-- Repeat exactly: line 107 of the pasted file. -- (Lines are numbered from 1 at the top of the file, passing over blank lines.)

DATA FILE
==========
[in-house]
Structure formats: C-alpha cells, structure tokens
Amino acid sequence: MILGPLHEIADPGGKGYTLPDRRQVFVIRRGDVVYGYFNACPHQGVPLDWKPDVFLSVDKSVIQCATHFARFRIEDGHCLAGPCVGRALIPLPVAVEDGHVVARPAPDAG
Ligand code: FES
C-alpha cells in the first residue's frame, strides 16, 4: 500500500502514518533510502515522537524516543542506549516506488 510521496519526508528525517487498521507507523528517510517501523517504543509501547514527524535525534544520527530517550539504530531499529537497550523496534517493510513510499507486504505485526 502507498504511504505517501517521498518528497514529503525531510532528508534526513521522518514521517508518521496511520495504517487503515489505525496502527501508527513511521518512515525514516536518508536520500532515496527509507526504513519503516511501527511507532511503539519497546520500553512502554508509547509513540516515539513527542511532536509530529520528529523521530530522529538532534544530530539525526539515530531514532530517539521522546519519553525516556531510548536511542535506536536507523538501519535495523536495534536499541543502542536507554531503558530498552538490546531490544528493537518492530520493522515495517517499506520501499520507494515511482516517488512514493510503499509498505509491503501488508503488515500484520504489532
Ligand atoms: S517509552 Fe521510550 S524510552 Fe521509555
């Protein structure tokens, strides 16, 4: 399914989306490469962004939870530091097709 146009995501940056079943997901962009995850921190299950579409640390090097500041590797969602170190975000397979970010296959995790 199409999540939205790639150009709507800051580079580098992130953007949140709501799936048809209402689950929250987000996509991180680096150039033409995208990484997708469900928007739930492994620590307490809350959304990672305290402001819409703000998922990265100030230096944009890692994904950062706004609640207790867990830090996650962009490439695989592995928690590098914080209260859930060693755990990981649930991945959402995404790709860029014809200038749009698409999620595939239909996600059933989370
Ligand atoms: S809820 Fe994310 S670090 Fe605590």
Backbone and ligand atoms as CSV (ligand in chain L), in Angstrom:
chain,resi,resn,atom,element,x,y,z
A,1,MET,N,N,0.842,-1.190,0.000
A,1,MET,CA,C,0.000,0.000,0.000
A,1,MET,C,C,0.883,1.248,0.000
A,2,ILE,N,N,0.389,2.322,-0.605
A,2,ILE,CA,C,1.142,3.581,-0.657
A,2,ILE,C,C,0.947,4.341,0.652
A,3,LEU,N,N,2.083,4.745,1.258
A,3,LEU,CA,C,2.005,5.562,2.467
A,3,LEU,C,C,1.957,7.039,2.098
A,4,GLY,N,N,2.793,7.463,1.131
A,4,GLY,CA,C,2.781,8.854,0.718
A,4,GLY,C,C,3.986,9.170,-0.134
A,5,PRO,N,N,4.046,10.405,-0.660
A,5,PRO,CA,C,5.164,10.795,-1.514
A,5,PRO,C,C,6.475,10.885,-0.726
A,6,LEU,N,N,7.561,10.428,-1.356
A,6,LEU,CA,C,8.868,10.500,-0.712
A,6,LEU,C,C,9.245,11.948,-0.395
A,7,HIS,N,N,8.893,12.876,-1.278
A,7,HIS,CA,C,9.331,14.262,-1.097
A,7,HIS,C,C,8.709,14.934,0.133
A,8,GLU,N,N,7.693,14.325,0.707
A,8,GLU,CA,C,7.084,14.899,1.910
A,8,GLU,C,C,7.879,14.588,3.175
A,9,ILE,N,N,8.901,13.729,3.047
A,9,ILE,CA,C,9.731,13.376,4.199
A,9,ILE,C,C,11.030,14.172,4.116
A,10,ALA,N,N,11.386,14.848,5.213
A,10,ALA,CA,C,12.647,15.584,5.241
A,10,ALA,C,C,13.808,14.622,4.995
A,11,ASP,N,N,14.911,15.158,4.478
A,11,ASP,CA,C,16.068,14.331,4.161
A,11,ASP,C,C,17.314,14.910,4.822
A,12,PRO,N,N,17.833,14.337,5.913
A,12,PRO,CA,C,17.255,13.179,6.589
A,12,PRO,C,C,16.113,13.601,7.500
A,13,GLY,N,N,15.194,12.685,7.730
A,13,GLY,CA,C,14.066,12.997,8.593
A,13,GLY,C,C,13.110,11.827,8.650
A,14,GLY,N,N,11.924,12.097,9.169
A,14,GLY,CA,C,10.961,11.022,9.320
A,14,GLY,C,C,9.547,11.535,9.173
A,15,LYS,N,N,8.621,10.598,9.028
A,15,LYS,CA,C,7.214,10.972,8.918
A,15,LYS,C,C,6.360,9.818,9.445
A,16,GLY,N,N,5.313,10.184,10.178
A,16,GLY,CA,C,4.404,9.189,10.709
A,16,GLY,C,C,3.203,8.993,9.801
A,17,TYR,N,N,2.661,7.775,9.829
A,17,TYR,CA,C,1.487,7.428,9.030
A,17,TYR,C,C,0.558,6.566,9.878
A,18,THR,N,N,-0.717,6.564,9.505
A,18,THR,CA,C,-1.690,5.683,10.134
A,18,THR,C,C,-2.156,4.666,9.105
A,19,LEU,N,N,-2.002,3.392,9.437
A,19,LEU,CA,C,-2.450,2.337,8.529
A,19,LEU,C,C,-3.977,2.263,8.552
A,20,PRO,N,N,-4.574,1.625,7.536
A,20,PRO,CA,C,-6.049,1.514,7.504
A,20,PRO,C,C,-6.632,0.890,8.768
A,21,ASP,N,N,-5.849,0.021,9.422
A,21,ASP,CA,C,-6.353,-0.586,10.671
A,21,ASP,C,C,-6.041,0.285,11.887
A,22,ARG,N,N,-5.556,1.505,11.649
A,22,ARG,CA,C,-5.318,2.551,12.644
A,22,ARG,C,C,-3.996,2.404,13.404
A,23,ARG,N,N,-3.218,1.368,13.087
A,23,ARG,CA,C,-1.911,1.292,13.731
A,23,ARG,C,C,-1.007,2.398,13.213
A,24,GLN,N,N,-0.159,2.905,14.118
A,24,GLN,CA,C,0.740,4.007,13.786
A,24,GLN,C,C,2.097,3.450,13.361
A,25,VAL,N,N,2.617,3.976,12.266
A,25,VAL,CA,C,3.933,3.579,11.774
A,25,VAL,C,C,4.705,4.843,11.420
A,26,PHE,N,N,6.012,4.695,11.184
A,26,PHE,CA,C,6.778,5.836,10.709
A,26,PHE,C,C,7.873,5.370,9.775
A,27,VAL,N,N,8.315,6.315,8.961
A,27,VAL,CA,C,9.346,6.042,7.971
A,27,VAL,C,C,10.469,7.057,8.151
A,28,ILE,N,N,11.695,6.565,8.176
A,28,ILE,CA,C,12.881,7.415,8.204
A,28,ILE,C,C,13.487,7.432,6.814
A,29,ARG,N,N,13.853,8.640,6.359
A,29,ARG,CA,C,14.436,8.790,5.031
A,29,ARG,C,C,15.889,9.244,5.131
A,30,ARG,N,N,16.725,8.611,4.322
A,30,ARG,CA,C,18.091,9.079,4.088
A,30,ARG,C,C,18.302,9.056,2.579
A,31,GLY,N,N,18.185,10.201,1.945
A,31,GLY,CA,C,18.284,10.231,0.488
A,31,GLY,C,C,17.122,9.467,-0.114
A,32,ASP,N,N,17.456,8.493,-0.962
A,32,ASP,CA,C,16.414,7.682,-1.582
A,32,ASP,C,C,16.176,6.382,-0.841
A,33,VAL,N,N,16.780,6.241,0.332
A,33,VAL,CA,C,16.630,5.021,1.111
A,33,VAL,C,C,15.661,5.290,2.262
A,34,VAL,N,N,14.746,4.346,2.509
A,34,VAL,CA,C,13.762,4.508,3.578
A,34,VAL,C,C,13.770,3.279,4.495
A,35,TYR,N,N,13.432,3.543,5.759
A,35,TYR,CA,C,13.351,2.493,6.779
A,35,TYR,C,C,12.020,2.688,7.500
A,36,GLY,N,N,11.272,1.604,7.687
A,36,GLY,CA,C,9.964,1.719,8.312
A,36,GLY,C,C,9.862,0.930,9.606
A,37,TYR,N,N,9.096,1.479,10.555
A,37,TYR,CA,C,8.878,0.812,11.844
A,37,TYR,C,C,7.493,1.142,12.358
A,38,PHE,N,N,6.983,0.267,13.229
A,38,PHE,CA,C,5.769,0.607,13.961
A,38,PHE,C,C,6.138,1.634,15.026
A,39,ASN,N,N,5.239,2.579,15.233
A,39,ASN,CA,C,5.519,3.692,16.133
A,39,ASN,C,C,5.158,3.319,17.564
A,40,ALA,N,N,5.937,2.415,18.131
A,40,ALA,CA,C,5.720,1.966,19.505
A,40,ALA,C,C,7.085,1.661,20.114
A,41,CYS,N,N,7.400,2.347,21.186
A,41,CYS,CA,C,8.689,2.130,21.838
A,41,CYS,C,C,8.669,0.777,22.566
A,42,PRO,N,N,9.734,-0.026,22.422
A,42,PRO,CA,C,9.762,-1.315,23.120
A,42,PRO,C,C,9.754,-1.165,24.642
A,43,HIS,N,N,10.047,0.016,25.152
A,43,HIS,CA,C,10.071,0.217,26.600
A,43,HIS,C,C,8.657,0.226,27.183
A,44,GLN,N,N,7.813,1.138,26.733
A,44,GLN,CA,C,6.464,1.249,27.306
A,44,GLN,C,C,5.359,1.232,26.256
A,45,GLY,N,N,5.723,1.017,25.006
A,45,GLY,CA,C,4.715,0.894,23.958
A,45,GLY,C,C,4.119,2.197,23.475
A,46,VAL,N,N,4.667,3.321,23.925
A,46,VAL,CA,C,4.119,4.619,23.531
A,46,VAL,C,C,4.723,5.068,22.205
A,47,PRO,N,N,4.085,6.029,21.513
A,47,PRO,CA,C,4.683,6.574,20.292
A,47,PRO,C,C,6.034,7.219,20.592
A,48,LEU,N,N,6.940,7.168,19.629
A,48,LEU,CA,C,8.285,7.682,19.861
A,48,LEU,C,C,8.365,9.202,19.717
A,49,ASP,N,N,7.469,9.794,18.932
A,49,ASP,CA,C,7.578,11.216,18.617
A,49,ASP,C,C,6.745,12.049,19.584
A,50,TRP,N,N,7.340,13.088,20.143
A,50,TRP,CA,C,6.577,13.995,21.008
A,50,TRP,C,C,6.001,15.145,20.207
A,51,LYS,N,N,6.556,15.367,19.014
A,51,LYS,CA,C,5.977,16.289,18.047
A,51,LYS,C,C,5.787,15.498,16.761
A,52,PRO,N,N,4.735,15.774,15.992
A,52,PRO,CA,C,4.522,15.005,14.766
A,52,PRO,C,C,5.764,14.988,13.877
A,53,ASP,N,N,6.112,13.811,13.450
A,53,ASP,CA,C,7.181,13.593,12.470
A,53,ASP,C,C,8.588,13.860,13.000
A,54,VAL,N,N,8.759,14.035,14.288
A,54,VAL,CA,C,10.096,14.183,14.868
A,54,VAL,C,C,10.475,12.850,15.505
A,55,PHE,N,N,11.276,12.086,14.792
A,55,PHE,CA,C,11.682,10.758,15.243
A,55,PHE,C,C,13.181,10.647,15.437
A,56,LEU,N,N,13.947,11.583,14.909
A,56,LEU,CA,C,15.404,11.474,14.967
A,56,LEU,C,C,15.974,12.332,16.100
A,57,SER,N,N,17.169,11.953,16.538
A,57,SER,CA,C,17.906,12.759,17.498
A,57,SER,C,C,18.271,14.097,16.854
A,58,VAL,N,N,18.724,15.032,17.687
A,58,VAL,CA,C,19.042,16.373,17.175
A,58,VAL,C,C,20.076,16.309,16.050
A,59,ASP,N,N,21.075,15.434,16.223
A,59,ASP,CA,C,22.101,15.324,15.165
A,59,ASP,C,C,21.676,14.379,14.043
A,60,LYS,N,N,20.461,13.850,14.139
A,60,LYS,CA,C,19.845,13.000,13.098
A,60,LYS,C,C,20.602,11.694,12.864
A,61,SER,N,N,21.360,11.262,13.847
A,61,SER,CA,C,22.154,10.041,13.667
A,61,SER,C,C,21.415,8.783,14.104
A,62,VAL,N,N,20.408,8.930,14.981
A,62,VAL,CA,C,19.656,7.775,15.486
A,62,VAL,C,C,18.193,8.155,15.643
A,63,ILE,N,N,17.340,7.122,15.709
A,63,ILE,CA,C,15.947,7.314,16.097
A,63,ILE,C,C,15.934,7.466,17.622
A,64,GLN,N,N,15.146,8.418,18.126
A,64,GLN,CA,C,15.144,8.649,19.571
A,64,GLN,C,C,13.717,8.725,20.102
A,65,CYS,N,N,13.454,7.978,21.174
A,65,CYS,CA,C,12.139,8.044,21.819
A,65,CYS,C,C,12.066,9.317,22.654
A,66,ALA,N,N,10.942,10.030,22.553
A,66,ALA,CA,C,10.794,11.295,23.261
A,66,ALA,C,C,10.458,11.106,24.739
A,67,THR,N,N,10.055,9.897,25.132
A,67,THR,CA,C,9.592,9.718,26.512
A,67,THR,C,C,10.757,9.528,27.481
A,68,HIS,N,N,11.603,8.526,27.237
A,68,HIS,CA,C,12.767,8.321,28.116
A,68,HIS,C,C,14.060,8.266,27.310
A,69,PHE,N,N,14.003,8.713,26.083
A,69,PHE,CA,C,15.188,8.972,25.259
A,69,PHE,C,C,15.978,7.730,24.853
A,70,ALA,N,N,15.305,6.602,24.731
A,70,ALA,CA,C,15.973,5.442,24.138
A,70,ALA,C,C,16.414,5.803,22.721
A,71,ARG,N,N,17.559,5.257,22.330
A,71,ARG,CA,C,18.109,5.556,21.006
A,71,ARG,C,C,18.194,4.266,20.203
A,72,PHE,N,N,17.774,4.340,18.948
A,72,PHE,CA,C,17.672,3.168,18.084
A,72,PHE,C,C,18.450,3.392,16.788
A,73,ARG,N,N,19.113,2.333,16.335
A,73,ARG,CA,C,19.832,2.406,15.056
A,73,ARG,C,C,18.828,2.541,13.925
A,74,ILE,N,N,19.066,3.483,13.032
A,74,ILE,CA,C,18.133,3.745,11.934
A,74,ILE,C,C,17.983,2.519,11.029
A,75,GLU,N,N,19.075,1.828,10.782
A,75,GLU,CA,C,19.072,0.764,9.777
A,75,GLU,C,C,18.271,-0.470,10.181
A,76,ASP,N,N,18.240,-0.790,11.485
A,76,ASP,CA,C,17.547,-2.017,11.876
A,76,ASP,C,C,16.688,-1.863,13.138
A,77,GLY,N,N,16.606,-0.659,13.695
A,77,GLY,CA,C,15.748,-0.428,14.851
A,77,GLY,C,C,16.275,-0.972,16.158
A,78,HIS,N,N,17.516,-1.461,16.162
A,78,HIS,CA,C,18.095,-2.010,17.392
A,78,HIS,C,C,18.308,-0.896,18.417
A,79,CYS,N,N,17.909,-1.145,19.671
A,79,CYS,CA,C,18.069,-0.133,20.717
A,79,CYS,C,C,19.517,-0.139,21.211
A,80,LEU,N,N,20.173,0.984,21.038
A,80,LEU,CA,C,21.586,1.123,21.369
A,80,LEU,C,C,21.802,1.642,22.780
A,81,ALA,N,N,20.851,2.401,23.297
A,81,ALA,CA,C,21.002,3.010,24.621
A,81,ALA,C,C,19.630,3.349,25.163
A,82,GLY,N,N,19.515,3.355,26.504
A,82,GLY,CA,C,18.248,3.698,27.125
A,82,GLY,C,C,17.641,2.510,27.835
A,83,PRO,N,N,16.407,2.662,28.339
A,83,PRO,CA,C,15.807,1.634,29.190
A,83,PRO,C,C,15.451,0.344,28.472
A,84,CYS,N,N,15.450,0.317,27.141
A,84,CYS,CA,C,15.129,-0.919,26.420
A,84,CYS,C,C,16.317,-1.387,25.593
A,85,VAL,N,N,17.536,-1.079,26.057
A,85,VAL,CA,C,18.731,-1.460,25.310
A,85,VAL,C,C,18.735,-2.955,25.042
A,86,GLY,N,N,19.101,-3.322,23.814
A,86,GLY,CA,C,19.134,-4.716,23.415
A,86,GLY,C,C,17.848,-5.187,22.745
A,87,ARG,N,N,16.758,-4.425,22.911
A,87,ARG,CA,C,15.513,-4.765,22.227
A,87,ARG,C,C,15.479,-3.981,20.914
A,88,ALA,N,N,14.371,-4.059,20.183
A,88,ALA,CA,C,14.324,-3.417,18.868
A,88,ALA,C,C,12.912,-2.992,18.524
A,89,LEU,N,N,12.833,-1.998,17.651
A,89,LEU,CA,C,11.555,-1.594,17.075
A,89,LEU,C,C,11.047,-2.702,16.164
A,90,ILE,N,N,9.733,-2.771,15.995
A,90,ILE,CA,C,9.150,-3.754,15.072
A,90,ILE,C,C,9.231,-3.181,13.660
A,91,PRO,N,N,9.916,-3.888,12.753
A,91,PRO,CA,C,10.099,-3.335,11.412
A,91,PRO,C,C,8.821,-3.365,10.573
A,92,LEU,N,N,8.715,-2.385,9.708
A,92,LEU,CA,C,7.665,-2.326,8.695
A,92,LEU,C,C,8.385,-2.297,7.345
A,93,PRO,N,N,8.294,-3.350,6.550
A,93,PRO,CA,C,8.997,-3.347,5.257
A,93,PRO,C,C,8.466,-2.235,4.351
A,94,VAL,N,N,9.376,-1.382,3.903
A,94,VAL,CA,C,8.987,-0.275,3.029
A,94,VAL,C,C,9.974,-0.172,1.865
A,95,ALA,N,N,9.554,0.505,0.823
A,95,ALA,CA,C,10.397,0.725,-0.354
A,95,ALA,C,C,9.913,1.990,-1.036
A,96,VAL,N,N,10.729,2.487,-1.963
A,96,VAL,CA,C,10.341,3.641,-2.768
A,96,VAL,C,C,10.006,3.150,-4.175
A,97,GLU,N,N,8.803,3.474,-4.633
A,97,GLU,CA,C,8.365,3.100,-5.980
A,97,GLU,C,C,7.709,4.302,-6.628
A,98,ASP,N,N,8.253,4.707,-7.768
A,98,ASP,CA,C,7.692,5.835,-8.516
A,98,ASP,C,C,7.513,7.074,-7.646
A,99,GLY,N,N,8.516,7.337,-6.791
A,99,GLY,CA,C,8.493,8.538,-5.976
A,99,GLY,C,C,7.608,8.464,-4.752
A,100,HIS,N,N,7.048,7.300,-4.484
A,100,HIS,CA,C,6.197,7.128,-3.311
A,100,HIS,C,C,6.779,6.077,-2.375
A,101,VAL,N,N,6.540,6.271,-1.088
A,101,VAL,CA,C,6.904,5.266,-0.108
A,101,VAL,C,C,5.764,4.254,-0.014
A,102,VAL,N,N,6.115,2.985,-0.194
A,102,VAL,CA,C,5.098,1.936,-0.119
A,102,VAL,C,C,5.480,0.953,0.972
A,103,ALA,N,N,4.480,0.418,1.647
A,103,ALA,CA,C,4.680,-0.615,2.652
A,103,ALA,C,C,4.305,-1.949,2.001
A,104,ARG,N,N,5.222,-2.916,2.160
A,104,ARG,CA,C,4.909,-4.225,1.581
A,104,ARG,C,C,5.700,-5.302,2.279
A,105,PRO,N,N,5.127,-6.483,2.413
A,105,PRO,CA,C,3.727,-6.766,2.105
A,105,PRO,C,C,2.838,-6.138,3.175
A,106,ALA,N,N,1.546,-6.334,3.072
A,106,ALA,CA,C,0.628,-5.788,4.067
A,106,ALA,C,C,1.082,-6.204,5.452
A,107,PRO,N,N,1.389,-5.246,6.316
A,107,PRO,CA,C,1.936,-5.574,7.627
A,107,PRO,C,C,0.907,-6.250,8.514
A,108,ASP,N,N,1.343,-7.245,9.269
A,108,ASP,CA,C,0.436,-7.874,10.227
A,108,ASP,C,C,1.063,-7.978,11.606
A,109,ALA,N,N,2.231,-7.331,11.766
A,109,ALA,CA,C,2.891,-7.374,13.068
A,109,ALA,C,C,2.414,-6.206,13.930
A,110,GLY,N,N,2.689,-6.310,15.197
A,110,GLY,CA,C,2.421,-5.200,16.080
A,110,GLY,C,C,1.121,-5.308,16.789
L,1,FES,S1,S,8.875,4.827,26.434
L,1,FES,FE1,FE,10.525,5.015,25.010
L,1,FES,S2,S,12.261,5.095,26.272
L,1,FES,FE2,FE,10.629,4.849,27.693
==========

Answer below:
A,33,VAL,N,N,16.780,6.241,0.332